| The consequences of the policy of appeasement by international actors toward territorial expansion at Bosnia’s expense remain with us even today. The embargo on weaponry that was implemented against the legal forces defending Bosnia during the war is today manifested through a political embargo against a civic political order. The Dayton Peace Accords characterized Croatia and the erstwhile Yugoslavia, succeeded today by Serbia, as participants in the war. Now those same states are using the concept of “constituent peoples” in order to compromise the sovereignty of Bosnia and to assume control over key political and security processes in the country. |
The destruction of the sovereignty of the pre-war Republic of Bosnia and Herzegovina and the current Dayton-created state of Bosnia and Herzegovina has been ongoing for quite some time. Bosnia became a member of the United Nations already in 1992. Since then, we have been witnessing the gradual delegitimizing of state institutions on the basis of “parties to the conflict,” a concept imposed during the war, as well as blockading the possibility of a civic constitutional arrangement, and imposing and institutionalizing the ethno-centric interests of the very states that were involved in the war in Bosnia as active participants. Today, they represent an active threat to peace in Bosnia and Herzegovina. For example, current President of Serbia Aleksandar Vucic “wholeheartedly restrains” Republika Srpska leader Milorad Dodik in the latter’s efforts to form separatist armed forces in Bosnia. Meanwhile, President of Croatia Zoran Milanovic has declared himself the President of all Croatians, identical to Vucic’s self-declarations when it comes to Serbs throughout the region. This clearly follows the Russian model of ethno-nationalism at the expense of other sovereign states, in this case especially Bosnia.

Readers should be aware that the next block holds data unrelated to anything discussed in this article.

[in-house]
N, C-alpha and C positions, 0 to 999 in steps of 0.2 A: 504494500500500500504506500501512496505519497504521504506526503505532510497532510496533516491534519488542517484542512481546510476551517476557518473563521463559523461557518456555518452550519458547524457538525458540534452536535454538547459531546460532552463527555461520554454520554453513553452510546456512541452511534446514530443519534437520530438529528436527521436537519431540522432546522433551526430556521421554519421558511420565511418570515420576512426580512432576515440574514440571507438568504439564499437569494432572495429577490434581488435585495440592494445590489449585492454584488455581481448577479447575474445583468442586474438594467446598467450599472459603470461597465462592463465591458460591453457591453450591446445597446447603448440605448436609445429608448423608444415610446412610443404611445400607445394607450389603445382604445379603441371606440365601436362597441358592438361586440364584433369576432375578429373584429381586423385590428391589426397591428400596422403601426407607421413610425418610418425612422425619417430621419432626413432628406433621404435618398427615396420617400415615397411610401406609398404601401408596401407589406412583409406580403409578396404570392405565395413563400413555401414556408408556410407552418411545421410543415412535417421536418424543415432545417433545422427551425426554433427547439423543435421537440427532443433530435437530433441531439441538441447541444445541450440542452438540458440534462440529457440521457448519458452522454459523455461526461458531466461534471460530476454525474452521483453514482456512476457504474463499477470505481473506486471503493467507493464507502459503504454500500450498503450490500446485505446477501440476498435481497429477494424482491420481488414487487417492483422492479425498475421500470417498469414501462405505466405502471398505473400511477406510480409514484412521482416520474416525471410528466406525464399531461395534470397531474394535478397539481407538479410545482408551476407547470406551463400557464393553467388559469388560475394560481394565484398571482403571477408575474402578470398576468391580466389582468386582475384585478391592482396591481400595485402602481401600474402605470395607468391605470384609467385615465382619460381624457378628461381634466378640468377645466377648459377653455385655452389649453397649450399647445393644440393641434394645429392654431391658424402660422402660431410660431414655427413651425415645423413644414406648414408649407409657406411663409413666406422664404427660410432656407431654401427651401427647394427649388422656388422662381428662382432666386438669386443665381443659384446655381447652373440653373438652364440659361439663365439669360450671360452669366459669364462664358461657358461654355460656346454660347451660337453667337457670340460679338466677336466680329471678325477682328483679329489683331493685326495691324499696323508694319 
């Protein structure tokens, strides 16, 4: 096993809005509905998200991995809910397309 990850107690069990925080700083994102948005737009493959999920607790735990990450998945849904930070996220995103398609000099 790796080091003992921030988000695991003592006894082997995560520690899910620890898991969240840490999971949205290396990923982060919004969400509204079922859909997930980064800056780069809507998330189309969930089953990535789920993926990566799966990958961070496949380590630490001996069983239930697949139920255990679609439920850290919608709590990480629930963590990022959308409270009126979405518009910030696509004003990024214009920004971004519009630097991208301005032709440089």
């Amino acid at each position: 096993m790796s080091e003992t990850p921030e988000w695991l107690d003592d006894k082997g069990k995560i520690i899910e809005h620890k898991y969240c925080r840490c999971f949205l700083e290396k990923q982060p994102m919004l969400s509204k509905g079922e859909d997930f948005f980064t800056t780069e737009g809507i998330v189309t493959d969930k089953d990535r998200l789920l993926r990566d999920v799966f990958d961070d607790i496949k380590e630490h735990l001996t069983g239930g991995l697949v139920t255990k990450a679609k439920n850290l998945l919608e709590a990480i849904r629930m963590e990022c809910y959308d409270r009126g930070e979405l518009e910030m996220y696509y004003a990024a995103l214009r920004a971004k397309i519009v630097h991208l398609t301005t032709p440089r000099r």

The objective is to achieve wartime goals during the ensuing peacetime using all political and diplomatic means within and outside Bosnia. This has only intensified with the Russian invasions of Crimea, Abkhazia and Donetsk. The war in Ukraine stimulates old expansionist interests in the region and expectations that the current international order will fall and that political conflicts will develop into open territorial aspirations and claims. Unfortunately, some in Europe and the international community employ vocabulary that labels Bosnia a “special situation.” By doing so, they only perpetuate the current status of a “frozen conflict” and a “failed state.” The proclaimed intention of the Western democracies about a transition of state and society toward the values of liberal democracy and a free market has been betrayed. Unfortunately, the West today has not yet succeeded with its intention to assist the transition of Bosnia and Herzegovina to full democracy. Rather, it continues to rely on ethnic politicians and ethnic actors as its partners. Another recent example is the recent European Parliamentary Resolution concerning so-called “constituent peoples.” This is another illustration of the danger to stability and peace that exists in this part of the world. All of these are products of the openly displayed influence and interests of representatives of certain states in the absence of the influence of representatives of Bosnian state institutions.